Difference between pages "Category:Live CD" and "Internships"

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This page describes internship opportunities in the field of computer forensics. Please feel free to add your own.
'''Note:''' We're trying to use the same [[tool template]] for all devices. Please use this if possible.
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==See Also==
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=Comments=
* [[:Category:VMWare Appliances]]
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[[Category:Tools]]
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By Chet Uber, March 8, 2007
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A PROBLEM
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In the Nebraska Cyber Crime Task Force and issue arose which stopped college students from being allowed to work as interns and this was that they do not have the formal training that official forensic officers do; and can damage critical evidence. This was a valid comment by the director of the State Patrol's Forensic Lab. A number of is in the room ran through ways to do away with this potential problem (please note this is not at all related to releasing confidential information, but rather the destruction of the original foresnic evidence.
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A SOULTION THAT WORKS
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The disk is duplicated, and the duplicate is given to the Universities Forensic Lab Manager, who assigns cases. The intern then performs forensics and records offsets, or other methods to form a "recipe" to find what they found. This receipe can then be passed back to Law Enforcement and they can recreate the examination. This method saves LE a lot of time, and gives good experience to not just one student intern, but can be given to many interns. For more information on this novel solution contact:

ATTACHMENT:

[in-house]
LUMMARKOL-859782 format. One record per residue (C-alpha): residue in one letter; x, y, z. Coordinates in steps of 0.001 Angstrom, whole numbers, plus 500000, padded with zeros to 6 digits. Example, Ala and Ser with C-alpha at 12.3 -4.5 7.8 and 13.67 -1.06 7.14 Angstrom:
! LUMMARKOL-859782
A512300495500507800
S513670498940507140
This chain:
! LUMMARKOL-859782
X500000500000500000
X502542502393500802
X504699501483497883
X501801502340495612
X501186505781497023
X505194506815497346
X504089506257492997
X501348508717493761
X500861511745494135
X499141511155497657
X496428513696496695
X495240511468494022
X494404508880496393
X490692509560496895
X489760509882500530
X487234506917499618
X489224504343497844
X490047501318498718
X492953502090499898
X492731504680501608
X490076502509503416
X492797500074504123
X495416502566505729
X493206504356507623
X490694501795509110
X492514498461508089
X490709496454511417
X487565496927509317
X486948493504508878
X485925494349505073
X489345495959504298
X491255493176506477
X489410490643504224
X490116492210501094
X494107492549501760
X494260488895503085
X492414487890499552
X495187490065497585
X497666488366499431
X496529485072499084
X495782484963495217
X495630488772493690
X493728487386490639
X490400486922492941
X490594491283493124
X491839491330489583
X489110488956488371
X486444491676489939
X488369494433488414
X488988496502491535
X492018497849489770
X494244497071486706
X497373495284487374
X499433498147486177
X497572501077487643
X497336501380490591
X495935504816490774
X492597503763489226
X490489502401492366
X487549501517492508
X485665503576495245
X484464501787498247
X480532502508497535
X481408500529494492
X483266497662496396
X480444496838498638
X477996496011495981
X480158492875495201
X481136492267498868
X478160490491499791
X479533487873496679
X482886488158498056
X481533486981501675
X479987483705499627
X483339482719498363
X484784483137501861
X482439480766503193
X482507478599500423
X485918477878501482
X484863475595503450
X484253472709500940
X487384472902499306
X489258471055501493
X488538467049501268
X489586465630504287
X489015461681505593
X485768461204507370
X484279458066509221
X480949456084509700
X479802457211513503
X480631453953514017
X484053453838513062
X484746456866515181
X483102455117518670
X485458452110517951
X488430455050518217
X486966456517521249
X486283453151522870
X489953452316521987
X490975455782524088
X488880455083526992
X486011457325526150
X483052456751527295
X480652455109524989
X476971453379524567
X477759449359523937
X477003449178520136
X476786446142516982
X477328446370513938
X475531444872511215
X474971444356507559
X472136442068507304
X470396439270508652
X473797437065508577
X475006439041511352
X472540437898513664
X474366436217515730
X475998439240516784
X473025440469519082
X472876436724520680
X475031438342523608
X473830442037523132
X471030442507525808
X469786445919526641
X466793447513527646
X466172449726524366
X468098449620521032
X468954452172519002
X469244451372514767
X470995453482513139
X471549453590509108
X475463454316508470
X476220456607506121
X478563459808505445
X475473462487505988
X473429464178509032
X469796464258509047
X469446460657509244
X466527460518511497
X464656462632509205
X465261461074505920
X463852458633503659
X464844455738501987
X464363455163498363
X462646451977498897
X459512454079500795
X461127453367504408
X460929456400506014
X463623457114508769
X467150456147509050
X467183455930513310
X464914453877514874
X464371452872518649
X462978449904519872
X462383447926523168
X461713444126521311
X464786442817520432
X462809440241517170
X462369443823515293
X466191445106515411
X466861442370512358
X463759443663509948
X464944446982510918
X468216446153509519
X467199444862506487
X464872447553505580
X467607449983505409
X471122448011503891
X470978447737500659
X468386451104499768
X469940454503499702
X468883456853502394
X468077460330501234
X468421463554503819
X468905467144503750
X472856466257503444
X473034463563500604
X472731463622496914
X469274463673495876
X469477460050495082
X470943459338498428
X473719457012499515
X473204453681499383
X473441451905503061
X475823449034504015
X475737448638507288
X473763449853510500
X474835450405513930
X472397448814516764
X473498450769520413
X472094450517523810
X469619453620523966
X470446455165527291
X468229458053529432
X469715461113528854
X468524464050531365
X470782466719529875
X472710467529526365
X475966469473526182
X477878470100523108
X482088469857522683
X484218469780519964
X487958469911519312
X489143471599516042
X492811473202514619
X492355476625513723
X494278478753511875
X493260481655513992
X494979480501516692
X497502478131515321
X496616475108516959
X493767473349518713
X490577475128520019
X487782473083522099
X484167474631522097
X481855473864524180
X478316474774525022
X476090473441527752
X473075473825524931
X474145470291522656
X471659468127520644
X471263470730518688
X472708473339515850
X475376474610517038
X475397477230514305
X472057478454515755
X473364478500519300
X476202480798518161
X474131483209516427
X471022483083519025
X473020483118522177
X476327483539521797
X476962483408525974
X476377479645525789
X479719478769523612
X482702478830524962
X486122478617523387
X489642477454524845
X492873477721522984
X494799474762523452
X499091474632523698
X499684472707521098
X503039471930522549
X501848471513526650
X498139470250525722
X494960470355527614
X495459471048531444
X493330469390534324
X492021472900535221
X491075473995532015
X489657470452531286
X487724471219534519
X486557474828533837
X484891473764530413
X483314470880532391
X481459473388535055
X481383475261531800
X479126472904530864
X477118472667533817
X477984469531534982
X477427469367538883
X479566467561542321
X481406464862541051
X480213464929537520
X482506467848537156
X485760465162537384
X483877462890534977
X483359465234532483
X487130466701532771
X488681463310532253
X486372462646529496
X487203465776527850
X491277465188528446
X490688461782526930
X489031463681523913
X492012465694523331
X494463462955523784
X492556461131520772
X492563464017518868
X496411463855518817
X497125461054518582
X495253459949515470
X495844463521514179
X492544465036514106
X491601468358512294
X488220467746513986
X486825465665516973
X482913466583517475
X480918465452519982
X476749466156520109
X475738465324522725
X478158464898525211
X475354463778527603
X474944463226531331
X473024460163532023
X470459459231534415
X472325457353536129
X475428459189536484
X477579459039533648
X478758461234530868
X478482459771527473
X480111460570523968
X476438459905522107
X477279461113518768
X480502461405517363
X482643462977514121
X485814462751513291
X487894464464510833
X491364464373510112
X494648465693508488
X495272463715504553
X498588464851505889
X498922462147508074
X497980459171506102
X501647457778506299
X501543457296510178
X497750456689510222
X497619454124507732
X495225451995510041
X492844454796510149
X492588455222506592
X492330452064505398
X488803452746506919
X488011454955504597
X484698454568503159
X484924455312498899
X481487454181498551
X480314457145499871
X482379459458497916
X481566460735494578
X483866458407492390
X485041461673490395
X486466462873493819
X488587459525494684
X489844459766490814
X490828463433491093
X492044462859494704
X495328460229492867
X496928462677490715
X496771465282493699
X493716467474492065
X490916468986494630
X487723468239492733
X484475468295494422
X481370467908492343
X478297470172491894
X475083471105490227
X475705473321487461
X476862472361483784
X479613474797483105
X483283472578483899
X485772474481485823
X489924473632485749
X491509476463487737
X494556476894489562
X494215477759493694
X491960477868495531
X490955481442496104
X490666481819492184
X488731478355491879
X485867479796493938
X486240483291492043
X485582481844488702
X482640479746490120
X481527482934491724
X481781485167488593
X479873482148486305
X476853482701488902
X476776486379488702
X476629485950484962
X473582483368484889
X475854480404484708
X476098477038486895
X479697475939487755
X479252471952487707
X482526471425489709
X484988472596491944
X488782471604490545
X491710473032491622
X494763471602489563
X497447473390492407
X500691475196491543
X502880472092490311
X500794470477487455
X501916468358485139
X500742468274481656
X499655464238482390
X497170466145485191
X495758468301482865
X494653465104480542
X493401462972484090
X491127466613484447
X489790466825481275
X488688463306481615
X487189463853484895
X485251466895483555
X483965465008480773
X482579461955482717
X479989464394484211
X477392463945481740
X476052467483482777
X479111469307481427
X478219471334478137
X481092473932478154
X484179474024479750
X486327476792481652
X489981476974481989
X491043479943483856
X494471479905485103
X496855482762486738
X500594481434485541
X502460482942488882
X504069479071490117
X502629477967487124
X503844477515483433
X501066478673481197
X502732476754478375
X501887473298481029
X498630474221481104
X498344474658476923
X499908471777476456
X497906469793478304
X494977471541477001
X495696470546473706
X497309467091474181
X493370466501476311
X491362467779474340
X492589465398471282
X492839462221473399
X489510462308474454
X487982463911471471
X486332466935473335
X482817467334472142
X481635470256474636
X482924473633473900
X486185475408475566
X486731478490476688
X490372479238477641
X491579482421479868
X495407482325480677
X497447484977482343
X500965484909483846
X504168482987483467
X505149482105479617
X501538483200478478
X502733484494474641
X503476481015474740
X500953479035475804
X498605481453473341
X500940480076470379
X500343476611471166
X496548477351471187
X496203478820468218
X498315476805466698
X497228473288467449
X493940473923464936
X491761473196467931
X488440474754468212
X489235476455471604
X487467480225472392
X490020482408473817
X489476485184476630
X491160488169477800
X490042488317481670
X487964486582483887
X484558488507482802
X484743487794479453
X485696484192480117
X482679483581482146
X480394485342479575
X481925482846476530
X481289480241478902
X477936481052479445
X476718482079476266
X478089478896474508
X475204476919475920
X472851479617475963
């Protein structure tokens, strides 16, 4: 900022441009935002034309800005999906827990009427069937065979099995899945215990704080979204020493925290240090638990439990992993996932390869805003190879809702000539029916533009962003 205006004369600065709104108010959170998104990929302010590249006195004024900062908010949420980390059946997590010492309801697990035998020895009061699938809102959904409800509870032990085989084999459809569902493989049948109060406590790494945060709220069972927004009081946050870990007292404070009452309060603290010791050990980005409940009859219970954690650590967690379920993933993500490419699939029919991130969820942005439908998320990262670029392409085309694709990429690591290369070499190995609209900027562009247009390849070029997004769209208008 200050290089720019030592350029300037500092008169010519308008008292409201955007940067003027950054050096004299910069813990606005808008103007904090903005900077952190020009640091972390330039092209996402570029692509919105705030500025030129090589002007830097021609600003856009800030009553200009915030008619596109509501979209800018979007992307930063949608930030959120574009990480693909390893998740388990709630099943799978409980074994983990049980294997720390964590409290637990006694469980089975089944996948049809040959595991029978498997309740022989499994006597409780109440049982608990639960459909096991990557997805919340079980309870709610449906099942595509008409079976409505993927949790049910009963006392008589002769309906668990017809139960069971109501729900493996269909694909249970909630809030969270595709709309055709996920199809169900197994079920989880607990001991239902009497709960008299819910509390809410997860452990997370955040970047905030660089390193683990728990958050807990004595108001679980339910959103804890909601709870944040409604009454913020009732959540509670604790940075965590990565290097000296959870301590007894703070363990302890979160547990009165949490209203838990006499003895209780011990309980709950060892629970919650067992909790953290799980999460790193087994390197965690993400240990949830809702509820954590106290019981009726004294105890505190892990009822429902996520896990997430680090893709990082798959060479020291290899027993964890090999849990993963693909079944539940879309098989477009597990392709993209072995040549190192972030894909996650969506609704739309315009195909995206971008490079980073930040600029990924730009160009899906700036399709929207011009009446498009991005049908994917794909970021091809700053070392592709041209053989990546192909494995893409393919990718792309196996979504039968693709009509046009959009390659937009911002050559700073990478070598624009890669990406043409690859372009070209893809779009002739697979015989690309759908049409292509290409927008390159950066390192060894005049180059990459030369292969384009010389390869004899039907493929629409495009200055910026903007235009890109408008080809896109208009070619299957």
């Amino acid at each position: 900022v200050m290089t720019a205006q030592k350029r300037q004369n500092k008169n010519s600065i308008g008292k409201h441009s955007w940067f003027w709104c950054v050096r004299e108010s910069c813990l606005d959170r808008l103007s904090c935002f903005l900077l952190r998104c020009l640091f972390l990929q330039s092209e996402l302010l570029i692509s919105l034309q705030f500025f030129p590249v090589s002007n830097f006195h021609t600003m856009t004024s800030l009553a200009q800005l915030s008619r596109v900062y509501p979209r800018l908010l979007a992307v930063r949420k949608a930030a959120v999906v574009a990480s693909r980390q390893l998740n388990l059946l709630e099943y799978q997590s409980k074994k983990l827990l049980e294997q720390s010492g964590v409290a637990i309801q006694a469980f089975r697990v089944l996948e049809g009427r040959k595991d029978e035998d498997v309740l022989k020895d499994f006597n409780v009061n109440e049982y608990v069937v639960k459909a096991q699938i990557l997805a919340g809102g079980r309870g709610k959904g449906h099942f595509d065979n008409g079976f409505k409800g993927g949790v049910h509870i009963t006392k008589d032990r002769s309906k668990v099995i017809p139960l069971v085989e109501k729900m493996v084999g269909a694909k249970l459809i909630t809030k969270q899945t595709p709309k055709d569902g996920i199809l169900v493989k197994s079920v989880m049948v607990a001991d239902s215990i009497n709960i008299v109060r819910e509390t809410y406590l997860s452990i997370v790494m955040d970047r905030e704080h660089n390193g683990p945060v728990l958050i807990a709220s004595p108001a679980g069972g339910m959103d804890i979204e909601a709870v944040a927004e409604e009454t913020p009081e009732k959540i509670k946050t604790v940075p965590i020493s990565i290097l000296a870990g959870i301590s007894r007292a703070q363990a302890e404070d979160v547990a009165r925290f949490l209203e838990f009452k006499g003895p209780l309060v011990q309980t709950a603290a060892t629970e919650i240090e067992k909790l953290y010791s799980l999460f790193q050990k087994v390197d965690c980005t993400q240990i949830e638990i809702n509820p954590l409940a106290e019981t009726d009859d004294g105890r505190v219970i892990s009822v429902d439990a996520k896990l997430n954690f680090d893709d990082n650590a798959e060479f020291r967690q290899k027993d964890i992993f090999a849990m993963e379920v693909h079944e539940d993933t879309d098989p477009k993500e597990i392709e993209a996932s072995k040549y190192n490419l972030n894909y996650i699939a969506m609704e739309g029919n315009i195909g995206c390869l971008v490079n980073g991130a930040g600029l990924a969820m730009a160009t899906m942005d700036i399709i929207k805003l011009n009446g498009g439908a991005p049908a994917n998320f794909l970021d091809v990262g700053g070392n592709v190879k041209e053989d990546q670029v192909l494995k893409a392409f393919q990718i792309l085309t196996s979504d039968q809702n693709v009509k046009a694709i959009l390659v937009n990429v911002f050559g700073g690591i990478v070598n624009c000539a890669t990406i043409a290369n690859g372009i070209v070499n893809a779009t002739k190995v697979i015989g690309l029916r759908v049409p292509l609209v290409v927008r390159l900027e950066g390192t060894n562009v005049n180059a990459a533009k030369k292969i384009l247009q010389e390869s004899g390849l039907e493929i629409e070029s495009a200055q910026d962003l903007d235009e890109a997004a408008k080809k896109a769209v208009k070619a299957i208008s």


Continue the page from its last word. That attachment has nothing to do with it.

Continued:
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Dr. Blaine Burnham (bburnham@mail.unomaha.edu)
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Executive Director, Nebraska University Consortium on Information Assurance
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Dr. Burnham is the Director of NUCIA and a Senior Research Fellow for the College of Information Science and Technology. Most recently, he was the Director of the Georgia Tech Information Security Center. Previously, Burnham worked in a variety of information assurance roles at the National Security Agency (NSA), Los Alamos National Laboratory, and Sandia Laboratory.
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To see the top class labs that are available at this institution see:
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http://nucia.unomaha.edu/steal/labs.php
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<-END COMMENT->
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=USA=
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1. Check out this page: http://www.rit.edu/~gtfsbi/forensics/internships.htm it has a load of internships although all are not stipend paying
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2. Internet Crimes Against Children.  ICAC has offices in almost every state.
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3. Check with companies that do computer forensics. Examples include Kroll and Pinkerton.